This is a simple case, but a good one to be aware of.
In Board of Supervisors of St. John's Water Control District v. Florida Department of Transportation, - So. 3d -, 2012 WL 5933012 (Fla. 4th DCA Nov. 28, 2012), the parties agreed that the District was entitled to attorney's fees and costs because it was successful in an inverse condemnation lawsuit. The circuit court ruled, however, that the District was not entitled to its fees and costs in a prior lawsuit, in which it was determined that the District actually owned the property in question. The appellate court reversed, explaining:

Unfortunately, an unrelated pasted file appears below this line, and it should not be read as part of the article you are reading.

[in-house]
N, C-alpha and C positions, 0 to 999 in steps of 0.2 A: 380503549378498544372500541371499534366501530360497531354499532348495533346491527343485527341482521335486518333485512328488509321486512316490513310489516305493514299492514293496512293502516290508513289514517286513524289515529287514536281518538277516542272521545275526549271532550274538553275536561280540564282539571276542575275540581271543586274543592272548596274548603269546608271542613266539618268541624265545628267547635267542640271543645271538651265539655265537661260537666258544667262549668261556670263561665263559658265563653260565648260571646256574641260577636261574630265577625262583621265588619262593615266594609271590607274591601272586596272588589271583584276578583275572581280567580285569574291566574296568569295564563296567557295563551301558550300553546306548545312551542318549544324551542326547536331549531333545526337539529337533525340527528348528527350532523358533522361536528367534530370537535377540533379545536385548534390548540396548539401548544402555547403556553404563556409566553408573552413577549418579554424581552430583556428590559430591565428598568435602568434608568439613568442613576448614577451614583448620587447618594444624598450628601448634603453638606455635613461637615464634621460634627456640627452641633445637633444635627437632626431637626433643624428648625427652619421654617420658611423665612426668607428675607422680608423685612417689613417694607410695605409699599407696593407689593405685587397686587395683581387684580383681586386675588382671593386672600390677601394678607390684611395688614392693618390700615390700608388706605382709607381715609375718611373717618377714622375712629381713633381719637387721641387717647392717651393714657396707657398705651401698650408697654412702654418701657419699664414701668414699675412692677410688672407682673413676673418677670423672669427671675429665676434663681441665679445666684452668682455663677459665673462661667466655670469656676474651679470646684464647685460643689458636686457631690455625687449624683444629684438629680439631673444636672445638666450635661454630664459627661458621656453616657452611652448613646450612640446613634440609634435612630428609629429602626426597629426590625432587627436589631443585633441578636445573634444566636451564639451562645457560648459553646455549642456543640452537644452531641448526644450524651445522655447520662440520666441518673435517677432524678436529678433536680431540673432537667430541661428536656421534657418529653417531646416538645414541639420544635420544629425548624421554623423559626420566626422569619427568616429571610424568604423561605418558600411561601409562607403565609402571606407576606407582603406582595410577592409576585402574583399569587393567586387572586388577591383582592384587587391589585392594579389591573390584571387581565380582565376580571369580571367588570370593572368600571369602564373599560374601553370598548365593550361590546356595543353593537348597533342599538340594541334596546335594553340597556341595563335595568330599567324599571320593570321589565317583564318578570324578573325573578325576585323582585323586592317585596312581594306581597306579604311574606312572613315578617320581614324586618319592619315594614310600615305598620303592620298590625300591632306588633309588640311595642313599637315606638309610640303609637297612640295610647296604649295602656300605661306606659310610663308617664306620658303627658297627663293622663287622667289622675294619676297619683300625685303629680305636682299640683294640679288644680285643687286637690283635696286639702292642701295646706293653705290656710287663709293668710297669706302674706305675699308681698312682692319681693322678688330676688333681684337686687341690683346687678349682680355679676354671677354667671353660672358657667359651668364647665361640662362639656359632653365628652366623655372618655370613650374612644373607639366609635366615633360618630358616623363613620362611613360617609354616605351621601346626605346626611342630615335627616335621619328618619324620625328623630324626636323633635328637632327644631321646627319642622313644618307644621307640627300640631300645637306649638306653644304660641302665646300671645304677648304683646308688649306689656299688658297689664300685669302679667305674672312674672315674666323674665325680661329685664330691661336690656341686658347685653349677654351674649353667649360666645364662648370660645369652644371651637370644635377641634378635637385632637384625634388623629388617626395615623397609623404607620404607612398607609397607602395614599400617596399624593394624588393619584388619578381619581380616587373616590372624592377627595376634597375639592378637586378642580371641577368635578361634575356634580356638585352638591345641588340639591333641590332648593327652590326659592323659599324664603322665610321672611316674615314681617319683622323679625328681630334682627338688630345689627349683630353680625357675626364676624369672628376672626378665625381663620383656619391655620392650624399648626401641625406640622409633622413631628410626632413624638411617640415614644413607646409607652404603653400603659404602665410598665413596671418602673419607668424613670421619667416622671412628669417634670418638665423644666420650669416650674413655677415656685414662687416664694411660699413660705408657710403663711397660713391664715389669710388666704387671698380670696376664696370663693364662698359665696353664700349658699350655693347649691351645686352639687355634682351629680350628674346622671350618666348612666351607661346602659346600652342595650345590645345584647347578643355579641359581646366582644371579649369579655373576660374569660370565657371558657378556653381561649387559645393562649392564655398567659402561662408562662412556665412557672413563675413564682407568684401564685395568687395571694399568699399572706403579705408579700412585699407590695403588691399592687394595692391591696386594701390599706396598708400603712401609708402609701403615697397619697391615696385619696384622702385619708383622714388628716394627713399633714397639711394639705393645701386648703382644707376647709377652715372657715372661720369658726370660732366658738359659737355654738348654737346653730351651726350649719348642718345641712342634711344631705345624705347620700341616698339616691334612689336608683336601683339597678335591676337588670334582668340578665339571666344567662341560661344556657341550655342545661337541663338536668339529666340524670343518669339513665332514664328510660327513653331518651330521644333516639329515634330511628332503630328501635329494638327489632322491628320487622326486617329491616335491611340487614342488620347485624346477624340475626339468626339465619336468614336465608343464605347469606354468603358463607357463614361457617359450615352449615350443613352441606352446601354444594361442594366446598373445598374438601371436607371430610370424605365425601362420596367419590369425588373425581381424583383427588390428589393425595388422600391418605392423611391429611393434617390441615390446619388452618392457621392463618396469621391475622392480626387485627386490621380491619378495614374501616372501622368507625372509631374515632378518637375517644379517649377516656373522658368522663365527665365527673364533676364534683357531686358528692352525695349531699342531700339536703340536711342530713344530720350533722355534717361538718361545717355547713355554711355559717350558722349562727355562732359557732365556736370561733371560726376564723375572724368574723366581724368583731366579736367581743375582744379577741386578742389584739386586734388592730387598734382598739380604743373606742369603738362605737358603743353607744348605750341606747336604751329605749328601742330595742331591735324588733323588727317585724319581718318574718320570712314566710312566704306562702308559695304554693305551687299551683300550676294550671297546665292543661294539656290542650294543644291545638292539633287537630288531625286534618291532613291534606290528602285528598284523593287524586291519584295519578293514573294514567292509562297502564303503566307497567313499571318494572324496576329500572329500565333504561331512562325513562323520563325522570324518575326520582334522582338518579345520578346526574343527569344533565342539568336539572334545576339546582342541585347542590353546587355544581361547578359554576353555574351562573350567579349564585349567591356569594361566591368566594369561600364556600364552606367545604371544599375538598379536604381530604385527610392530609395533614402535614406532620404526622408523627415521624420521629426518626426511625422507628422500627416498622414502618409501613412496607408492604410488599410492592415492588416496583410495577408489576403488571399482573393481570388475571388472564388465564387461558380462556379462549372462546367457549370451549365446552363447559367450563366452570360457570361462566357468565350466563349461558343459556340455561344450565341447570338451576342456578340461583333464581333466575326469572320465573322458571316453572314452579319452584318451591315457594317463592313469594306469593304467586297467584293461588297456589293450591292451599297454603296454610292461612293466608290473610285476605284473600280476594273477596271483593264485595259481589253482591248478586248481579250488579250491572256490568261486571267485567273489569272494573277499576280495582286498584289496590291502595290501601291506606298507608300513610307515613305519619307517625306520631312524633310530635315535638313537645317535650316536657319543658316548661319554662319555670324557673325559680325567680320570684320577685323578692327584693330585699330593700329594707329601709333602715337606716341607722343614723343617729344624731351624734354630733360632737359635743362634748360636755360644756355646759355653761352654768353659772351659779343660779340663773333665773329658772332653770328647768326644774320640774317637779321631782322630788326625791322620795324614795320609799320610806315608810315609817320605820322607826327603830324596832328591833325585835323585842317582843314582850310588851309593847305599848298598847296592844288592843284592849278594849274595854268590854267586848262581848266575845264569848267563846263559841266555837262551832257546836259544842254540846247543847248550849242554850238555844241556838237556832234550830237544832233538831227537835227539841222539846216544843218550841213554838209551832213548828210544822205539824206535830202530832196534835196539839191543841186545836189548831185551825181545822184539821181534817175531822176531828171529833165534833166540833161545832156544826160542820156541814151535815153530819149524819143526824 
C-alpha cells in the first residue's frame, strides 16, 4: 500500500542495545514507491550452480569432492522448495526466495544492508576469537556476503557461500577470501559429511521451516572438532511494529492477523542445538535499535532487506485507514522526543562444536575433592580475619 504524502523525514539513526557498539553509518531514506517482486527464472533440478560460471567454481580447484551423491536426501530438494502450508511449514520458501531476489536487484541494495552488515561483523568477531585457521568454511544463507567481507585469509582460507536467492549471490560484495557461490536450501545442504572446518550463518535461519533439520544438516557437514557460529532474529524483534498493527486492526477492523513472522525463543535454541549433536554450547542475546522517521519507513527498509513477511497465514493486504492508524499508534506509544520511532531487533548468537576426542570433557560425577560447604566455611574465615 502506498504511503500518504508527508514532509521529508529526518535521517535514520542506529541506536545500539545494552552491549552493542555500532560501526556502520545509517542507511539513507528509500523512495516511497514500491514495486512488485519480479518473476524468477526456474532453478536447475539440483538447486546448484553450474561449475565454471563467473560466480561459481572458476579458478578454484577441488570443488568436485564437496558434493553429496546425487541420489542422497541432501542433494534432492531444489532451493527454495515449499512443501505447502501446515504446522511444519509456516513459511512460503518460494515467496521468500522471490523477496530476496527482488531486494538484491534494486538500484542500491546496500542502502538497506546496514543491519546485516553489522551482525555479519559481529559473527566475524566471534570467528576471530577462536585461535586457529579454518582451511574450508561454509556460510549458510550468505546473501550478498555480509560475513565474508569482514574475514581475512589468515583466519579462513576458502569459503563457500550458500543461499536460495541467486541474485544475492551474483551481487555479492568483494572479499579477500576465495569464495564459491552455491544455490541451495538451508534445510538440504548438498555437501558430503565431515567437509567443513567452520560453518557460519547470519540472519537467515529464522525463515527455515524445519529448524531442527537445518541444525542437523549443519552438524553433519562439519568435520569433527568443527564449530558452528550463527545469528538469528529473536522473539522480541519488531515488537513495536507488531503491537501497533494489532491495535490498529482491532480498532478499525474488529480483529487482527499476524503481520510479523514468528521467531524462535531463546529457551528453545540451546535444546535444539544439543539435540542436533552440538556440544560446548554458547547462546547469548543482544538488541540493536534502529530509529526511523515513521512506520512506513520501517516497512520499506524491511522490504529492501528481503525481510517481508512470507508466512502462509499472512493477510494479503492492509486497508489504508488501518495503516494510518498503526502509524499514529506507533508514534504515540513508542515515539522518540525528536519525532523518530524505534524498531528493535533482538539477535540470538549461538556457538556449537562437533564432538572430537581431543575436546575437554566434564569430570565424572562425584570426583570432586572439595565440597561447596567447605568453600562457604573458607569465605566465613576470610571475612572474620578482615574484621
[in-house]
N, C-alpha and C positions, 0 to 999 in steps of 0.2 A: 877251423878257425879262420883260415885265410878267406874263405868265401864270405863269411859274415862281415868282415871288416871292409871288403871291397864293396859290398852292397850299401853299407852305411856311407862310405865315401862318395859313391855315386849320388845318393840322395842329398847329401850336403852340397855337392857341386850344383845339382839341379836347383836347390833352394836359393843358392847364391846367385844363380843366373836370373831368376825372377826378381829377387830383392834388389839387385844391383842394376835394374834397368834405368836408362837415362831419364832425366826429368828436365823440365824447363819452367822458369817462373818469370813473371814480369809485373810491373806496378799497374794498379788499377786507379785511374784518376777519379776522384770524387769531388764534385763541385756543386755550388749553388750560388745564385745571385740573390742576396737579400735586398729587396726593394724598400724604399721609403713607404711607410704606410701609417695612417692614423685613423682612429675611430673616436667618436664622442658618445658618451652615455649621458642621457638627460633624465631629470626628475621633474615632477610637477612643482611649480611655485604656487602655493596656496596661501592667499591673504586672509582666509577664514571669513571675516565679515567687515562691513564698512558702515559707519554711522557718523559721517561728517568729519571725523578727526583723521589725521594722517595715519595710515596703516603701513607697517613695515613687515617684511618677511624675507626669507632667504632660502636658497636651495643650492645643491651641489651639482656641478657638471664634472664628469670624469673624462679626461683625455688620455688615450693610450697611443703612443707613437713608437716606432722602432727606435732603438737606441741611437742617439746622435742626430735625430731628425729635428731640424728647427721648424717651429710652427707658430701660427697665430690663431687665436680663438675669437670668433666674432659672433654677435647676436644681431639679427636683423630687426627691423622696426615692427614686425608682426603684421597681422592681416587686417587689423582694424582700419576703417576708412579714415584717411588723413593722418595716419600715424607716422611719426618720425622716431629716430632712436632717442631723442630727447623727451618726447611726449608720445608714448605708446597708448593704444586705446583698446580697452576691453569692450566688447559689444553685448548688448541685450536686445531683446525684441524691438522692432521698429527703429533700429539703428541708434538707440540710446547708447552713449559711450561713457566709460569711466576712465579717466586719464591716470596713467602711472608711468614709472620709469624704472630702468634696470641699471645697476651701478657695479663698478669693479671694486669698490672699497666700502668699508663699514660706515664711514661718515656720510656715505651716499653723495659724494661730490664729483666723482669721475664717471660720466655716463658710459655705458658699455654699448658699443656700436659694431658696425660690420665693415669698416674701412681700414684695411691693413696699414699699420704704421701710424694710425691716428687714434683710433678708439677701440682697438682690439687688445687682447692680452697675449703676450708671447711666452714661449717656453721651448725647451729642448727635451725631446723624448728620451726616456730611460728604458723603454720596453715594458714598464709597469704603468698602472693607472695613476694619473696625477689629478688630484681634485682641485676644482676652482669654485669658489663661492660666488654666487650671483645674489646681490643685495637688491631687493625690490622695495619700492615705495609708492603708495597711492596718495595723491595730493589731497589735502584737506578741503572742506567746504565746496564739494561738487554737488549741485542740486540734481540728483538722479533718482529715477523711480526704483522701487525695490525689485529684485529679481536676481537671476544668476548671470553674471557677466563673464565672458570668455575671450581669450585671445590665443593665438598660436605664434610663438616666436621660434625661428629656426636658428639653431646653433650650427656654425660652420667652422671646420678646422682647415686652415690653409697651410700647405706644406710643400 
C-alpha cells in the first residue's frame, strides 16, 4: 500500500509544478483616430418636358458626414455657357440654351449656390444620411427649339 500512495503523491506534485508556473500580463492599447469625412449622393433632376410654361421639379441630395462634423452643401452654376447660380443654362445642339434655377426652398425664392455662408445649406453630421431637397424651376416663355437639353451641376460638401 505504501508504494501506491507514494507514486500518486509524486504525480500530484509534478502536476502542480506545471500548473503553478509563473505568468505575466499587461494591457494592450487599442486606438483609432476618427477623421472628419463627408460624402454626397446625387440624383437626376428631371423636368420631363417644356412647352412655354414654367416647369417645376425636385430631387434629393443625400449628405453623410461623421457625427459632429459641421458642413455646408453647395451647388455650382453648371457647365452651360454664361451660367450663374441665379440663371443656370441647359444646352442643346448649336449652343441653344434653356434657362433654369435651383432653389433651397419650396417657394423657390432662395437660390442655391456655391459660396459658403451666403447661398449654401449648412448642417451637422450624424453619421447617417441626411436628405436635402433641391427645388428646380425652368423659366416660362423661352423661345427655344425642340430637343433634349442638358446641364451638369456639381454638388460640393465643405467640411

Under Florida law, a property owner awarded fees under the lodestar method is entitled to its reasonable attorneys' fees for all work relating to a condemnation suit, including work performed before the date suit is actually filed. See Volusia Cnty. v. Pickens, 435 So. 2d 247, 248 (Fla. 5th DCA 1983) (an inverse condemnation plaintiff was "entitled to recover a reasonable amount for all costs and attorney's fees reasonably and necessarily expended in connection with the investigation, research, preparation and presentation of the case" despite the defendant's argument that the plaintiff's entitlement to attorney's fees was limited to a certain date range); State Dep't of Trans. v. Grice Elecs., Inc., 356 So. 2d 7, 7 (Fla. 1st DCA 1977) (the trial court did not err when it awarded "compensation to appellee's attorneys for work performed before suit was filed but after condemnation was imminent").That is, it takes work to get to the point of filing a taking claim, and a prevailing landowner should be compensated for that. Makes sense to me.